Politics

Obama and Roosevelt: Marching toward a socialist America
By Kerry W. and Peggy McCarthy

Is President Barack Obama the new Franklin Delano Roosevelt ?

Since taking control of the Oval Office, Mr. Obama has been compared to numerous past presidents. Some say he is like John F. Kennedy because of his youth and charisma. Others link him to Abraham Lincoln, since he is considered a symbol of the culmination of Lincoln’s civil rights efforts. In fact, Mr. Obama’s supporters are adept at latching on to any and every positive past presidential characteristic—no matter how superficial—in order to buttress their man. However, the most apt comparison of Mr. Obama to past presidents is to Roosevelt. The present administration anticipates success in pushing through bold new socialist programs to usher in an era of relief: a post-partisan, post-racial period led by a charismatic, beloved president.

Most Americans believe that programs initiated by Roosevelt during the Great Depression contributed to the recovery of the economy in the 1940s. The New Deal consisted of a mixture of initiatives such as the National Recovery Administration—which was found to be unconstitutional and disbanded in 1935—and others that offered government involvement but were not overtly collectivist in nature. For example, programs such as Social Security seemed to offer help to the individual and were consistent with the philosophy of individualism.

Taken separately, New Deal initiatives appeared non-threatening to the individual. However, New Deal programs not only increased the size of government, but also changed the relationship of the individual to government. They convinced people to look to a charismatic leader for solutions to problems, acclimated Americans to the idea of a strong federal government and set the stage for the kind of centralization that will take place if America becomes a socialist country. Effectively, the New Deal set the United States on a collectivist course.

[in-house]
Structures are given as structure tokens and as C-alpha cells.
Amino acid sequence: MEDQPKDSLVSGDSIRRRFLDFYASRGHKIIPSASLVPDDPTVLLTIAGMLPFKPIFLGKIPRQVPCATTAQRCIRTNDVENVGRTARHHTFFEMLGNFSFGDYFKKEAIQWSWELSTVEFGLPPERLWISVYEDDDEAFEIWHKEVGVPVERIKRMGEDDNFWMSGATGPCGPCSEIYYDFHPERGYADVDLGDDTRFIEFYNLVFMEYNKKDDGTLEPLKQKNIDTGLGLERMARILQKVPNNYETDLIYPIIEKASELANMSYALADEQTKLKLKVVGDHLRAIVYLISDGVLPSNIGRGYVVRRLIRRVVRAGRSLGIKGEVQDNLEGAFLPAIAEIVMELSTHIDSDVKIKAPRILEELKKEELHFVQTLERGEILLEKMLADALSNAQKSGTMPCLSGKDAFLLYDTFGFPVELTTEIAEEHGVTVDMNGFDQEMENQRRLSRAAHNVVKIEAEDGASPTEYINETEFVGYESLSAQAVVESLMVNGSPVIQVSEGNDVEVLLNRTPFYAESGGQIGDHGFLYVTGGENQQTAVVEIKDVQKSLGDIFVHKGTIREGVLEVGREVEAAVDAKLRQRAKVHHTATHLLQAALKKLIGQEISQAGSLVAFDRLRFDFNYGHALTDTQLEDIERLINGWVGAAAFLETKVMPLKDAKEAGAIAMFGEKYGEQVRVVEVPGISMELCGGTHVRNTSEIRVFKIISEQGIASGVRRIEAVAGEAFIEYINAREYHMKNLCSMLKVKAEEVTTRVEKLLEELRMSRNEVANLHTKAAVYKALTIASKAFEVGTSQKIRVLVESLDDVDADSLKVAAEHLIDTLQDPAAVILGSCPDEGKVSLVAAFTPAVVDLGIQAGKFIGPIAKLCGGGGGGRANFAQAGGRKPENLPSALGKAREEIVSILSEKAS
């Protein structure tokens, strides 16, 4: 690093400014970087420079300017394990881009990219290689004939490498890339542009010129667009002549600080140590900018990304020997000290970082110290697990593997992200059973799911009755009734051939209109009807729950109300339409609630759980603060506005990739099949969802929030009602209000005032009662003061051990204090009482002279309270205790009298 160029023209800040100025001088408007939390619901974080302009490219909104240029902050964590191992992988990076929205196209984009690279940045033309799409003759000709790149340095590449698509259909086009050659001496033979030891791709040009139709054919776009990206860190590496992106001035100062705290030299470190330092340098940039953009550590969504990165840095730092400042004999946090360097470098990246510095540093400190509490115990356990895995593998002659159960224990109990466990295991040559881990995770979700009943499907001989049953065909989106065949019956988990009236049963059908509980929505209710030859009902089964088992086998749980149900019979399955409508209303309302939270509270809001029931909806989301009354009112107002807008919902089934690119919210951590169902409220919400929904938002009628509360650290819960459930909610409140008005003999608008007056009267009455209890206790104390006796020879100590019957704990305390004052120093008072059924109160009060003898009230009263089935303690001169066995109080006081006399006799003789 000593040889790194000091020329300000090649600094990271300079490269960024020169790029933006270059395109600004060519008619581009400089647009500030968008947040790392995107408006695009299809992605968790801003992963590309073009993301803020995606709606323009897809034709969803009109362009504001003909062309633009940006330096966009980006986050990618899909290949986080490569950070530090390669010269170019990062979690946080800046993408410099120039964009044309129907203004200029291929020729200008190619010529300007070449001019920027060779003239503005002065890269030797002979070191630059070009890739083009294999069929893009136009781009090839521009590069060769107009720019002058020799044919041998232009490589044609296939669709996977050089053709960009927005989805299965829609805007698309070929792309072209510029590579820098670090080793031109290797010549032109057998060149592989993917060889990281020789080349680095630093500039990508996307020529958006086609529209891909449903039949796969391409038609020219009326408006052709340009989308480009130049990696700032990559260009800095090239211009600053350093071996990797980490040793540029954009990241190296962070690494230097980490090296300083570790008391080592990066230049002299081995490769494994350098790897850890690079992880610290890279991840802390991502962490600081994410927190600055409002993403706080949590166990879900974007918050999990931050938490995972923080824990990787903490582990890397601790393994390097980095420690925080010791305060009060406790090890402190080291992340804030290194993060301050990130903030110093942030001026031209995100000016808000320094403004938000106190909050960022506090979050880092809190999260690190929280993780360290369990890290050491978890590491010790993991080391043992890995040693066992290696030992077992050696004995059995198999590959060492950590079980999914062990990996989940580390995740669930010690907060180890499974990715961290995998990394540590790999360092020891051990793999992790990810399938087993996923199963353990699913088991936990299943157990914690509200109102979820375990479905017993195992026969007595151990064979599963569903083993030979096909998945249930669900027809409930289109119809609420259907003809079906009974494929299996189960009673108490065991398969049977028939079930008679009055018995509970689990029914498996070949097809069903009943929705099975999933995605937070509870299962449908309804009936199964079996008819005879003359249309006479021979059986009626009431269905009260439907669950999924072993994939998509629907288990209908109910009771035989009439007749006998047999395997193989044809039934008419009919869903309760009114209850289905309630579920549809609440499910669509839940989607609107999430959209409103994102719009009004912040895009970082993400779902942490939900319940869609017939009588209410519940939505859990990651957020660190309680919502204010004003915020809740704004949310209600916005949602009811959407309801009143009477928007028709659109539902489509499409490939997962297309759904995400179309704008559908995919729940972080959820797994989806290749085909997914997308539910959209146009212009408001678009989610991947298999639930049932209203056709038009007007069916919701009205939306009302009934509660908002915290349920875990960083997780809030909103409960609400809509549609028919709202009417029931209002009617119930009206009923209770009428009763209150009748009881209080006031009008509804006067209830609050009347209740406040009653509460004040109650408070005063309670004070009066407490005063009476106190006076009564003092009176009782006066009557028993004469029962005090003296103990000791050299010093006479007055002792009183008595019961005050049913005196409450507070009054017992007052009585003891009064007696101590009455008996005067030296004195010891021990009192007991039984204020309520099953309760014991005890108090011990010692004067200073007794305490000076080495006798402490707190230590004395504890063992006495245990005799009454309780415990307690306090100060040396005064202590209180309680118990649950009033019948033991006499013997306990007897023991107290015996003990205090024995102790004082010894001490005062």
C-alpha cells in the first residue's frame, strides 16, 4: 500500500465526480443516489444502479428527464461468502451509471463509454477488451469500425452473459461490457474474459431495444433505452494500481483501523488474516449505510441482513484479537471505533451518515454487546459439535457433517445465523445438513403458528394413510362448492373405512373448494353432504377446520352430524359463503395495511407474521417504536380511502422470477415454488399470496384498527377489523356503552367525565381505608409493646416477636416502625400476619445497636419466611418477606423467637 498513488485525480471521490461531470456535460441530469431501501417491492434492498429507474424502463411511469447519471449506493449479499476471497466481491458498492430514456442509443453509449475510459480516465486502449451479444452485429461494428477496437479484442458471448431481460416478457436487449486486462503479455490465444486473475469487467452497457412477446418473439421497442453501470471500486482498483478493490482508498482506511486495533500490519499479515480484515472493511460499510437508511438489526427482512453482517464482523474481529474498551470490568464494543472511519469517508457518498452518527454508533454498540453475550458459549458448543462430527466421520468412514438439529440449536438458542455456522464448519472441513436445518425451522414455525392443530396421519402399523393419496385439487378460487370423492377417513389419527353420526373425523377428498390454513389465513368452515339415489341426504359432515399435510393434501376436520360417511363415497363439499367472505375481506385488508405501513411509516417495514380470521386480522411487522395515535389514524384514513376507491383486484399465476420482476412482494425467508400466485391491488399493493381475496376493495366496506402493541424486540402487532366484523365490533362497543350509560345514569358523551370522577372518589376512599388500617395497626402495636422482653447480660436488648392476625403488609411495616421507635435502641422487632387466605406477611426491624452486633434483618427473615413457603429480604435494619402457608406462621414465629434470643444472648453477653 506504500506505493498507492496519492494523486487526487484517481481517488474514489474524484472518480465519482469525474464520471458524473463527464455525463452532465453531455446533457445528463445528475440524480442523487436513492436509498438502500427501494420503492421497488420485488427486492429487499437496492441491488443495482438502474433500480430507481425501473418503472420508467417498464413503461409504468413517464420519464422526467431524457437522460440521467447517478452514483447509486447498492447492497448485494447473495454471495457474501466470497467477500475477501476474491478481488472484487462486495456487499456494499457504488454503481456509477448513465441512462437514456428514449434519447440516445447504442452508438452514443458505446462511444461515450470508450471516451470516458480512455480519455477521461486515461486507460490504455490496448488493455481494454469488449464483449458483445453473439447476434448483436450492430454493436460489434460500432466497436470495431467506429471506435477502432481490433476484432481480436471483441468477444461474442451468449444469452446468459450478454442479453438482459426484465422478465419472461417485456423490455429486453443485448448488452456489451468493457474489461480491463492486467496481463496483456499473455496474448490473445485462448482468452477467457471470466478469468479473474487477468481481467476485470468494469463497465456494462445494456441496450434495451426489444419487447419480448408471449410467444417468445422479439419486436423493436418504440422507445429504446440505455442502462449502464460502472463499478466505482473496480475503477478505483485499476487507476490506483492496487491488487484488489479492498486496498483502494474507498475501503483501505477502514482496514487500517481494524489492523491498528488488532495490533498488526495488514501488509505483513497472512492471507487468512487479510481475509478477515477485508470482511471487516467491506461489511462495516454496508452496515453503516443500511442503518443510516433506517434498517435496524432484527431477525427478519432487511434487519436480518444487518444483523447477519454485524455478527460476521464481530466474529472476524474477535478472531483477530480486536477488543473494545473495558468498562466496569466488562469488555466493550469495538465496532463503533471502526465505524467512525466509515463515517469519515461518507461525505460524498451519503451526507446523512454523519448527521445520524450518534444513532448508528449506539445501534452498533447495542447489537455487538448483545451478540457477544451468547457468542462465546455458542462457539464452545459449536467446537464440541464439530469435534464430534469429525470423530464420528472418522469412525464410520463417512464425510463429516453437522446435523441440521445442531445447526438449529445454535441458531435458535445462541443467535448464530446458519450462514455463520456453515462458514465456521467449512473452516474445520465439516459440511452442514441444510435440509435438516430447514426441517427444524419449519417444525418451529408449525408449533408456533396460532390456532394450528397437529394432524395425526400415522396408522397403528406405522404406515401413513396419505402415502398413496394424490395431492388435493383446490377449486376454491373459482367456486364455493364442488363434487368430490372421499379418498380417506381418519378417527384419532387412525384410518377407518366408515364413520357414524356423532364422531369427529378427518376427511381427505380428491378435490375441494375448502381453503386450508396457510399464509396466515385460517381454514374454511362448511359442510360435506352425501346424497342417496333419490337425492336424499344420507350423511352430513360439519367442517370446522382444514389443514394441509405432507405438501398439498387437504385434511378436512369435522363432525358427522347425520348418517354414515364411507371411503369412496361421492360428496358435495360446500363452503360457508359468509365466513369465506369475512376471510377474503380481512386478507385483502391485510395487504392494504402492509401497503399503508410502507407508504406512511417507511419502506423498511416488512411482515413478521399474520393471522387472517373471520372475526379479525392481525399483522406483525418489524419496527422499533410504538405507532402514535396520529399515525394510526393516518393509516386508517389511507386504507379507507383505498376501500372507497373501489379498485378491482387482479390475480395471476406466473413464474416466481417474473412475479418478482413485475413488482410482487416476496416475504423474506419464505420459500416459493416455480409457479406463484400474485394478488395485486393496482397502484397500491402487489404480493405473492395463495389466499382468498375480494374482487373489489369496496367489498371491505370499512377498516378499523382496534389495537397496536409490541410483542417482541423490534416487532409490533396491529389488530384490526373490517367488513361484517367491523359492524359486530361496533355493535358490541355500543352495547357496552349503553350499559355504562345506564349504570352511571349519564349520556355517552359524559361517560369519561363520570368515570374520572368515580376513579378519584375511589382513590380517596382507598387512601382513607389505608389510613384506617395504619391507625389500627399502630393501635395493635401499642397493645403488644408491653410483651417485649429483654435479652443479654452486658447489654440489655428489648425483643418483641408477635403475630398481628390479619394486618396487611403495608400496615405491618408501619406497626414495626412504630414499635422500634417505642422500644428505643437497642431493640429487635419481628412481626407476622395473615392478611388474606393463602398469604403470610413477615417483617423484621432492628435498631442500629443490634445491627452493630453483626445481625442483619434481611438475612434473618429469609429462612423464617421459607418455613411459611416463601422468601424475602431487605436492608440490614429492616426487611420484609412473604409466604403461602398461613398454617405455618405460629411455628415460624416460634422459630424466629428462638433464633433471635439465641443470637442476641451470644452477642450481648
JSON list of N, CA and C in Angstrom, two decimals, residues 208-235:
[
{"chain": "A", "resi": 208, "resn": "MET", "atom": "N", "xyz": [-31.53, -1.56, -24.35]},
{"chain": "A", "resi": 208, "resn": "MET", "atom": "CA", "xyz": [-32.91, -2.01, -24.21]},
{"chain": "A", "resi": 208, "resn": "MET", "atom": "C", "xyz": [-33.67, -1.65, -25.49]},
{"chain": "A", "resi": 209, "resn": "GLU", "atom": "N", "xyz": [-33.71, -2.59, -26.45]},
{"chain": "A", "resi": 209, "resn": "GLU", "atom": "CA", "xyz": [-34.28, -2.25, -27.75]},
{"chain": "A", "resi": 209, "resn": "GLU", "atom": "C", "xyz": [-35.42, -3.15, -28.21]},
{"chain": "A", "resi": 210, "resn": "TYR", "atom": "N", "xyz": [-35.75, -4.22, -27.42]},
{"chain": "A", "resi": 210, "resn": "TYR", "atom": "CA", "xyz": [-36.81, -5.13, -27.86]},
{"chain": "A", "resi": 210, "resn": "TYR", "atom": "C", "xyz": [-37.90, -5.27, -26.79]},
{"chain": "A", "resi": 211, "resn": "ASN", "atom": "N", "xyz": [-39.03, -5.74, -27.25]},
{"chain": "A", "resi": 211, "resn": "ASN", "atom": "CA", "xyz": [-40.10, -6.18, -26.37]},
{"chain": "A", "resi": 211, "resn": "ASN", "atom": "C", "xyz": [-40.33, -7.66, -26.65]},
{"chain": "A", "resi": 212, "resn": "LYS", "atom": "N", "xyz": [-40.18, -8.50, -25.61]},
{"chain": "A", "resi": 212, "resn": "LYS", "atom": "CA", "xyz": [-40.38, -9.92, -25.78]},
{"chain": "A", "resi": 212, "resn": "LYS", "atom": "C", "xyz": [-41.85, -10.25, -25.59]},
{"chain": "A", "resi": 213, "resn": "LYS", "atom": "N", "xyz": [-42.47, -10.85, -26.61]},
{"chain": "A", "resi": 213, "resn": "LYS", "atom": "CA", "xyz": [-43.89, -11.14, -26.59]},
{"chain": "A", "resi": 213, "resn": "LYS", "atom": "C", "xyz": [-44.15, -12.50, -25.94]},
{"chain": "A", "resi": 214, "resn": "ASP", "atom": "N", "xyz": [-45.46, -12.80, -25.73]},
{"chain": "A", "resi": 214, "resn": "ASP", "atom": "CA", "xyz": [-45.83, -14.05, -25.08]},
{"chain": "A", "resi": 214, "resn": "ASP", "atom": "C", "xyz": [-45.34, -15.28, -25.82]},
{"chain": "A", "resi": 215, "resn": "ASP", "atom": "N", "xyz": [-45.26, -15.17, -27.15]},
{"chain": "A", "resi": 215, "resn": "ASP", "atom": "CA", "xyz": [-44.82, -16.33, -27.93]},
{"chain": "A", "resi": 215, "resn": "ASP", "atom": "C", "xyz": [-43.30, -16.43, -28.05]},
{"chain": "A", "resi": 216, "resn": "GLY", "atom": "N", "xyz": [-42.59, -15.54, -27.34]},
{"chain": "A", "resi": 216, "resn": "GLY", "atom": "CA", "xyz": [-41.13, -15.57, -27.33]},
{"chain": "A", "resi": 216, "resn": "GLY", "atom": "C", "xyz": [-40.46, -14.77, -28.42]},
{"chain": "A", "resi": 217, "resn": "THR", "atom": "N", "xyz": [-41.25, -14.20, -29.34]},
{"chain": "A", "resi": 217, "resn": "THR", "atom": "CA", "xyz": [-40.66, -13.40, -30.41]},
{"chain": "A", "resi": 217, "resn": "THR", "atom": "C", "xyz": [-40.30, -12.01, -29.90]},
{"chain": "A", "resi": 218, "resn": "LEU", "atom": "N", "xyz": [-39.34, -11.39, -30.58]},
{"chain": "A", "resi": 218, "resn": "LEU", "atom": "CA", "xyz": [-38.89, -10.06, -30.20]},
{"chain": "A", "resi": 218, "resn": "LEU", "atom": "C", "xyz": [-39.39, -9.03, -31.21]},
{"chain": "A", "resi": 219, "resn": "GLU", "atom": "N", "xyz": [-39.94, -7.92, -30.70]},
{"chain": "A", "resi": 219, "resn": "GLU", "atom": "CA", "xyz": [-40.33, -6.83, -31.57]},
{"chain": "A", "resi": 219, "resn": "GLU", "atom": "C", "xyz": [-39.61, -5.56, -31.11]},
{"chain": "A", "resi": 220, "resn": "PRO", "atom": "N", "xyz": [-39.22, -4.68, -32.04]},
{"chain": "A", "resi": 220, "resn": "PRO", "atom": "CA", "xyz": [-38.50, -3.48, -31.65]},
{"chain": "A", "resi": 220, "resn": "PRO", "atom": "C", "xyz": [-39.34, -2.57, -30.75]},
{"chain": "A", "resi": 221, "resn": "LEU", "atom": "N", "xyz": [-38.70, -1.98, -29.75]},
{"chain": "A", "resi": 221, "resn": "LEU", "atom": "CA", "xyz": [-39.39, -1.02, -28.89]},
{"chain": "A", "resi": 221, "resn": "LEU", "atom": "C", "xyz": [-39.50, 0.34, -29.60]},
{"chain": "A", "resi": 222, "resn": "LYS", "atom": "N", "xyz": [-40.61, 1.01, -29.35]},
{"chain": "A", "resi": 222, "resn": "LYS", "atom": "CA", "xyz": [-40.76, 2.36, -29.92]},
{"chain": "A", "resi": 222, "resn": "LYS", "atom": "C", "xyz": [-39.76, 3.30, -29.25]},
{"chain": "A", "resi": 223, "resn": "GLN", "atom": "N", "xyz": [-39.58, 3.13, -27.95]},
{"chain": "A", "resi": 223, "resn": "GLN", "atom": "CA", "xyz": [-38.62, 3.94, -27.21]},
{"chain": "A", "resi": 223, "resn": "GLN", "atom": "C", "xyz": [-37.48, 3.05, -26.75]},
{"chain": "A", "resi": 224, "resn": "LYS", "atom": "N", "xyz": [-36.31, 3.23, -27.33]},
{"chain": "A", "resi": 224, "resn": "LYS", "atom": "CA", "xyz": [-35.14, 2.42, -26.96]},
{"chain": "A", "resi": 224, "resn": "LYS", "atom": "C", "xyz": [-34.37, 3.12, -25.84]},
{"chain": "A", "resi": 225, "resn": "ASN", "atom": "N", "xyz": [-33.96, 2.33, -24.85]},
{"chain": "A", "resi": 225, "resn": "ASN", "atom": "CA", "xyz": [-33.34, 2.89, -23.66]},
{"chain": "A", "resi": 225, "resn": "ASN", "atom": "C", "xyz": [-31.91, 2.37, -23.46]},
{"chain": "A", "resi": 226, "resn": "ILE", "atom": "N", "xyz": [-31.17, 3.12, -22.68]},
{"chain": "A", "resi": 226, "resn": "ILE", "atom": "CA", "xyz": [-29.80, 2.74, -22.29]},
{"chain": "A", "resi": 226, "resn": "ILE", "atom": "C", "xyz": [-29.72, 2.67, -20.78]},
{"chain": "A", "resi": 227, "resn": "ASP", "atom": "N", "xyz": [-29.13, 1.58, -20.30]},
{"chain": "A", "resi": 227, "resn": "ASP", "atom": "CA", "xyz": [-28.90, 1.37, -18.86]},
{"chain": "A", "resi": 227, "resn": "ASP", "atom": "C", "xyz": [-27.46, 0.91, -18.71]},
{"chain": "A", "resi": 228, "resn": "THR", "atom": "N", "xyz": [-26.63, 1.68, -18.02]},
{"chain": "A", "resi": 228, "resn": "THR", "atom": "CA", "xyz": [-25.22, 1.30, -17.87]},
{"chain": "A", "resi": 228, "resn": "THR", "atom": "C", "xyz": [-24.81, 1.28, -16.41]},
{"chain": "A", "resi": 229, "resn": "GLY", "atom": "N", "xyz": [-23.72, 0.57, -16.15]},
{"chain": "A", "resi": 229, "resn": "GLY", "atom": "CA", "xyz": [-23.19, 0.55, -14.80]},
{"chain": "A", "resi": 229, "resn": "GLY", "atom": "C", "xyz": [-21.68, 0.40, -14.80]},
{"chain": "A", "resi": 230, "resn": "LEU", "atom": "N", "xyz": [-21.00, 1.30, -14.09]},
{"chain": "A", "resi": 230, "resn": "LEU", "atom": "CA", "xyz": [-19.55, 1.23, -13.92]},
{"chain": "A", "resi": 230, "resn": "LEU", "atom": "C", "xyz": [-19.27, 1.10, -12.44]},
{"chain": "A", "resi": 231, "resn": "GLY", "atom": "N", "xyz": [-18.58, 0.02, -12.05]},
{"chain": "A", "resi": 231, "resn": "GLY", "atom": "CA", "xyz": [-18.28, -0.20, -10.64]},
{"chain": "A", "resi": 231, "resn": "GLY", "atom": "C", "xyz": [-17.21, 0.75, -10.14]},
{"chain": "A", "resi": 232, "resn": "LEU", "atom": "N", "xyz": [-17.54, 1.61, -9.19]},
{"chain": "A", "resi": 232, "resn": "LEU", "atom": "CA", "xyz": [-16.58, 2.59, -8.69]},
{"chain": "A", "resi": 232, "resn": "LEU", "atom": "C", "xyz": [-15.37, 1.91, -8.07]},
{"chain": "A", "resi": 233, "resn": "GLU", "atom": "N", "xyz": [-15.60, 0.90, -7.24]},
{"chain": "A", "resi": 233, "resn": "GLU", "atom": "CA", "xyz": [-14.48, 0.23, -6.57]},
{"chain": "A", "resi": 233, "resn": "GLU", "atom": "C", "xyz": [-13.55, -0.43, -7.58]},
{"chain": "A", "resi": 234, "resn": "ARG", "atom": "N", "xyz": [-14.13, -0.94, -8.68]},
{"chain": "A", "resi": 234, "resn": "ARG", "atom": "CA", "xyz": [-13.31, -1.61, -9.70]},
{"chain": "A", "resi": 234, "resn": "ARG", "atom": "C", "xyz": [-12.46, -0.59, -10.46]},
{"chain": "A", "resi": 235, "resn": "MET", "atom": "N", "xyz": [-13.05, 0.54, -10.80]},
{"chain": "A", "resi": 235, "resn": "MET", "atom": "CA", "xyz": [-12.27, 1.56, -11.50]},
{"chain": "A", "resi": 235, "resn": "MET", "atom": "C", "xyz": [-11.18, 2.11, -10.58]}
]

The next big step toward collectivization was known as The Great Society. Medicare and anti-poverty programs initiated by President Lyndon Johnson in the 1960s were not recognized as expansions of the New Deal. They also were not seen as detrimental to the individual. On the contrary, Johnson’s plans were supported because they were seen as empowering disenfranchised, underprivileged individuals who deserved a helping hand. The acceptance and success of such measures emboldened liberals to consistently move the country to the left without any political fall-out.

With Mr. Obama as president and substantial Democrat majorities in both houses of Congress, liberals feel confident to make a final push for socialism. They hope the expansions of the New Deal that Americans have become accustomed to will serve as the foundation on which socialism will succeed.

However, the problem for the Obama administration is that the sweeping “reforms” proposed such as health care and cap and trade cannot be disguised as individualistic. They are easily recognized as collectivist and socialistic. And the public has taken note, as is seen with Mr. Obama’s downward-spiraling approval ratings. Democrats’ overwhelming desire to quickly establish socialism has incited public unrest.

Roosevelt’s genius lay in the fact that people didn’t see the inherently socialistic tendencies of the New Deal as threatening to individual freedoms. Although socialist in nature, Roosevelt’s policies were welcomed as a salve to the nation’s economic health and well-being. Now, however, the public clearly perceives Mr. Obama’s initiatives as an attempt to solidify the Democratic Party’s dominance and covertly advance socialism to the detriment of America.

Liberals do not recognize that their new programs go beyond what has been enacted in previous Democratic administrations. In fact, they have crossed a line that Americans who value individuality cannot accept. Mr. Obama's use of the Roosevelt model to enact progressive legislation could damage both their reputations and finally expose liberals as promoters of a socialist utopia.

Republicans have been trying to point out for 75 years that the New Deal and other similar programs would lead to socialism. Many critics of liberalism believe that Roosevelt’s programs put America on the road to socialism. To the public’s chagrin, Mr. Obama has taken up FDR’s socialist mantle and is now driving us there.

-Kerry W. and Peggy McCarthy are writers living in Indiana.